(a) Applicability. This rule governs civil contempt proceedings in support matters related to family law cases. The use of civil contempt sanctions under this rule shall be limited to those used to compel compliance with a court order or to compensate a movant for losses sustained as a result of a contemnor's willful failure to comply with a court order. Contempt sanctions intended to punish an offender or to vindicate the authority of the court are criminal in nature and are governed by Florida Rules of Criminal Procedure 3.830 and 3.840.

(b) Motion and Notice. Civil contempt may be initiated by motion. No civil contempt may be imposed without notice to the alleged contemnor and without providing the alleged contemnor with an opportunity to be heard. The civil contempt motion and notice of hearing may be served by mail provided notice by mail is reasonably calculated to apprise the alleged contemnor of the pendency of the proceedings. The notice must specify the time and place of the hearing and must contain the following language: "FAILURE TO APPEAR AT THE HEARING MAY RESULT IN THE COURT ISSUING A WRIT OF BODILY ATTACHMENT FOR YOUR ARREST. IF YOU ARE ARRESTED, YOU MAY BE HELD IN JAIL UP TO 48 HOURS BEFORE A HEARING IS HELD. The motion must recite the essential facts constituting the acts alleged to be contemptuous.

(c) Hearing. In any civil contempt hearing, after the court makes an express finding that the alleged contemnor had notice of the motion and hearing:

(1) the court shall determine whether the movant has established that a prior order directing payment of support was entered and that the alleged contemnor has failed to pay all or part of the support set forth in the prior order; and

(2) if the court finds the movant has established all of the requirements in subdivision 12.615(c)(1) of this rule, the court shall,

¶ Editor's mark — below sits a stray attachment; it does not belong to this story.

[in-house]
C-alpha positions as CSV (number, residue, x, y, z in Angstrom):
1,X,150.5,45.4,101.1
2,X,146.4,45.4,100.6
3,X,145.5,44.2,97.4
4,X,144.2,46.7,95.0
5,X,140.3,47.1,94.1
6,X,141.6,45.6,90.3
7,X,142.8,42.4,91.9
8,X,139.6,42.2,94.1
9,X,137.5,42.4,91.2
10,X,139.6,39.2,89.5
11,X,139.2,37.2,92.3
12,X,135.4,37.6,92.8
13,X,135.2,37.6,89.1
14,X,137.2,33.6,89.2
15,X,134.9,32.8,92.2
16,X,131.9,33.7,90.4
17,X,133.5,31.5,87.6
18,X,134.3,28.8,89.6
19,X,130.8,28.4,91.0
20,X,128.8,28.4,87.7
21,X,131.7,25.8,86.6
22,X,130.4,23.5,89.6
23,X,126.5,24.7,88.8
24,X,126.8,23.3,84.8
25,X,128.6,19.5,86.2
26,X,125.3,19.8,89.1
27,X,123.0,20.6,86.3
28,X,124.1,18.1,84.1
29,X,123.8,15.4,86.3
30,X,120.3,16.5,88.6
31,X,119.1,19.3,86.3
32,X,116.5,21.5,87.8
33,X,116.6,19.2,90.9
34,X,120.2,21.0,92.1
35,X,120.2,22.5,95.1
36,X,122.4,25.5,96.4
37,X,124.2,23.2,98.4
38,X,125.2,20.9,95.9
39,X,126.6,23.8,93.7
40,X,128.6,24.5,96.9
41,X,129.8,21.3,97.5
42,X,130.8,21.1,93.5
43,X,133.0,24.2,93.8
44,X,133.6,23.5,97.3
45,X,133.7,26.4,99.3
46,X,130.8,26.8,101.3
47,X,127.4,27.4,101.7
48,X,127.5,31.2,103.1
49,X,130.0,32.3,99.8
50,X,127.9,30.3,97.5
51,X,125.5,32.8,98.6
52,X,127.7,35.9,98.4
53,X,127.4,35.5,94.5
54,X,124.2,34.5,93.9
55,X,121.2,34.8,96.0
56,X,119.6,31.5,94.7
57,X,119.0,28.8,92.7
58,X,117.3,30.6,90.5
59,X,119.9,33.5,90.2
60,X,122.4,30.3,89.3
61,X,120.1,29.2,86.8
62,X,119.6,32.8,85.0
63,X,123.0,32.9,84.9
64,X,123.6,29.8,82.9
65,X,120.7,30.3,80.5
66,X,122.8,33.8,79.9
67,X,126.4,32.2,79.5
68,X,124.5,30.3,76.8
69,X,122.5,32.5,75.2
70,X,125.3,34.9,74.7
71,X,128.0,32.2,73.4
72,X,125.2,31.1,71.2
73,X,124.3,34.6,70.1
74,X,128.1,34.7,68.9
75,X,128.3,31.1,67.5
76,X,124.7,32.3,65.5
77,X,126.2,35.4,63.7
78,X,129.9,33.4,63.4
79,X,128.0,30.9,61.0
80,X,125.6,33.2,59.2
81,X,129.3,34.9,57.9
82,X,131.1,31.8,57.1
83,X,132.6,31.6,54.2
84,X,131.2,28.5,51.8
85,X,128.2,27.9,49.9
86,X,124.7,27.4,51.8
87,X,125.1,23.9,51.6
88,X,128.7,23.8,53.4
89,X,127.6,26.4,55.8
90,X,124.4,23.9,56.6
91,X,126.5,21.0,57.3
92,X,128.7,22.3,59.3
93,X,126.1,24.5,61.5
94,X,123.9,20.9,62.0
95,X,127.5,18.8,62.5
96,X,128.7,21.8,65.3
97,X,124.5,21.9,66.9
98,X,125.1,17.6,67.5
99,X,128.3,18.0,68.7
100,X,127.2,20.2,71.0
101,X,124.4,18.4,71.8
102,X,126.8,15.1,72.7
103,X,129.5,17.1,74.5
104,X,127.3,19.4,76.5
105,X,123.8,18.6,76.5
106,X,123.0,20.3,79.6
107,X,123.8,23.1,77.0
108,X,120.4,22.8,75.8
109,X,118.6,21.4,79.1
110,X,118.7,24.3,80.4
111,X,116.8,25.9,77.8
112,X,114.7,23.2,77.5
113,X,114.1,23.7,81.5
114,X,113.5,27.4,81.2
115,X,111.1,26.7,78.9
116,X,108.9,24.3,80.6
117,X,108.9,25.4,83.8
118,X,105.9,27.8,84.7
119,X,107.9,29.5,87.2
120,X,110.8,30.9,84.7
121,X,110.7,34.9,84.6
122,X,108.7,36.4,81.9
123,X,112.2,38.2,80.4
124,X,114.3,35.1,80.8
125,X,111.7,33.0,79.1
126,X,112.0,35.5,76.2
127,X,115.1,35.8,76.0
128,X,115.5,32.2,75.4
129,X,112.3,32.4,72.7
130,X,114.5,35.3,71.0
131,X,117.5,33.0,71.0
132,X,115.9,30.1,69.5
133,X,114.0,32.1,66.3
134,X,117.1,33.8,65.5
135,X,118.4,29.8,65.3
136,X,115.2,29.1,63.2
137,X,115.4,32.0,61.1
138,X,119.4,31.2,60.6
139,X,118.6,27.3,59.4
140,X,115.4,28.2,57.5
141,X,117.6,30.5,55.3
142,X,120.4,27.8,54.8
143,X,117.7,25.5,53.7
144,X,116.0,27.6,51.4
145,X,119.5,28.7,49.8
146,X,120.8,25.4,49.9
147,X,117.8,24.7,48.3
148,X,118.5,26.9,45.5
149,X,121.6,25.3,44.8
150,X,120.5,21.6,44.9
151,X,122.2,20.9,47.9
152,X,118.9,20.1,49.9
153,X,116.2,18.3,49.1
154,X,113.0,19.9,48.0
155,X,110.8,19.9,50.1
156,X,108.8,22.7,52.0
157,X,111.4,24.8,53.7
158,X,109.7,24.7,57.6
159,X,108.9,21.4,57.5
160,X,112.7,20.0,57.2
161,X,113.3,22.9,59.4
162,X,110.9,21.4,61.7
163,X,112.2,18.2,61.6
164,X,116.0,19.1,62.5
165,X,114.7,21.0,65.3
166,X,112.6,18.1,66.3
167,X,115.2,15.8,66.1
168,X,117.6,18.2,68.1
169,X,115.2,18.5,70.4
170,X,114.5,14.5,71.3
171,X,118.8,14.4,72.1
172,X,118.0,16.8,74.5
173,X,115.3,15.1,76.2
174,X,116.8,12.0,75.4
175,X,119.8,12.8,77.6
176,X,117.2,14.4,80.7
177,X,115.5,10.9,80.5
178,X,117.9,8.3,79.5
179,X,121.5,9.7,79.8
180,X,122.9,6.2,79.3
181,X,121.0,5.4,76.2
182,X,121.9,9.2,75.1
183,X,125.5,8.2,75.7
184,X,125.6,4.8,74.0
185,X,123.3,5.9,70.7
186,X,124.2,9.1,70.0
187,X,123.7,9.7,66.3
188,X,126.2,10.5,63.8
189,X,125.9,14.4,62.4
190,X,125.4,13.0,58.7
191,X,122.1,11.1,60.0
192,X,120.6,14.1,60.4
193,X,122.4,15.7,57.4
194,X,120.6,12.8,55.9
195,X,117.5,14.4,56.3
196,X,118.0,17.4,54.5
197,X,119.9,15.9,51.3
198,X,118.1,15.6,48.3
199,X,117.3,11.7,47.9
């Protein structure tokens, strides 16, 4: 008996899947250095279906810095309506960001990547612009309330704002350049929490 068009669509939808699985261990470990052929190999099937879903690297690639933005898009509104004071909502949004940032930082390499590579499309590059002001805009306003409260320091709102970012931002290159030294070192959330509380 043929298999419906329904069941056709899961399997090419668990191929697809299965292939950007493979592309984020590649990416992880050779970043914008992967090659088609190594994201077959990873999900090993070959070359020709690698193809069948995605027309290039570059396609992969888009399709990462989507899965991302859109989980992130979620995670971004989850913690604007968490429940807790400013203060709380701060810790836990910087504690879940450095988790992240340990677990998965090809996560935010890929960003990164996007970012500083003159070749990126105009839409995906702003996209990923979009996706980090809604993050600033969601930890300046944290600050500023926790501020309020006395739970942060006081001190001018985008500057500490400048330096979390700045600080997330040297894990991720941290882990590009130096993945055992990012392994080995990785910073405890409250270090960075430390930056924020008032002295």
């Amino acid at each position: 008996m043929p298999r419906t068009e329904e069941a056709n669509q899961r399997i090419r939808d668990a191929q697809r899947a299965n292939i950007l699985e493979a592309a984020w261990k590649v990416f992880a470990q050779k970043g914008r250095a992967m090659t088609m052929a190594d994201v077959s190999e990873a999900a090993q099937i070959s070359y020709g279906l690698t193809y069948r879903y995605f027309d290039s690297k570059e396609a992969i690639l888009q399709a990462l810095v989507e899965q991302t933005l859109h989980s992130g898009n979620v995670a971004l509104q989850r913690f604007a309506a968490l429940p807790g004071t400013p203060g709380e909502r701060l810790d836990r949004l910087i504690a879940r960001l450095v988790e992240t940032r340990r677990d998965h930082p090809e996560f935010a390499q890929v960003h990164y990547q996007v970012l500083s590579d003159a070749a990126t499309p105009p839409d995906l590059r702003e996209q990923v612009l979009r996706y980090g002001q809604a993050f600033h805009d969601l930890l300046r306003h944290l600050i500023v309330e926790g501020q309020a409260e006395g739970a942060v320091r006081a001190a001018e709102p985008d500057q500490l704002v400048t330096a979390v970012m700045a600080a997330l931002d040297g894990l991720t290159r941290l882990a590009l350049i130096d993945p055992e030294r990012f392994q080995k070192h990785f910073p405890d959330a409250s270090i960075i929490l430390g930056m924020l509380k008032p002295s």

(A) if the alleged contemnor is present, determine whether the alleged contemnor had the present ability to pay support and willfully failed to pay such support, the court is to determine whether the failure to pay such support is willful;

(B) if the alleged contemnor fails to appear, set a reasonable purge amount based on the individual circumstances of the parties. The court may issue a writ of bodily attachment and direct that, upon execution of the writ of bodily attachment, the alleged contemnor be brought before the court within 48 hours for a hearing on whether the alleged contemnor has the present ability to pay support and, if so, whether the failure to pay such support is willful.

(d) Order and Sanctions. After hearing the testimony and evidence presented, the court shall enter a written order granting or denying the motion for contempt.

(1) An order finding the alleged contemnor to be in contempt shall contain a finding that a prior order of support was entered, that the alleged contemnor has failed to pay part or all of the support ordered, that the alleged contemnor hashad the present ability to pay support, and that the alleged contemnor has willfully failed to comply with the prior court order. The order shall contain a recital of the facts on which these findings are based.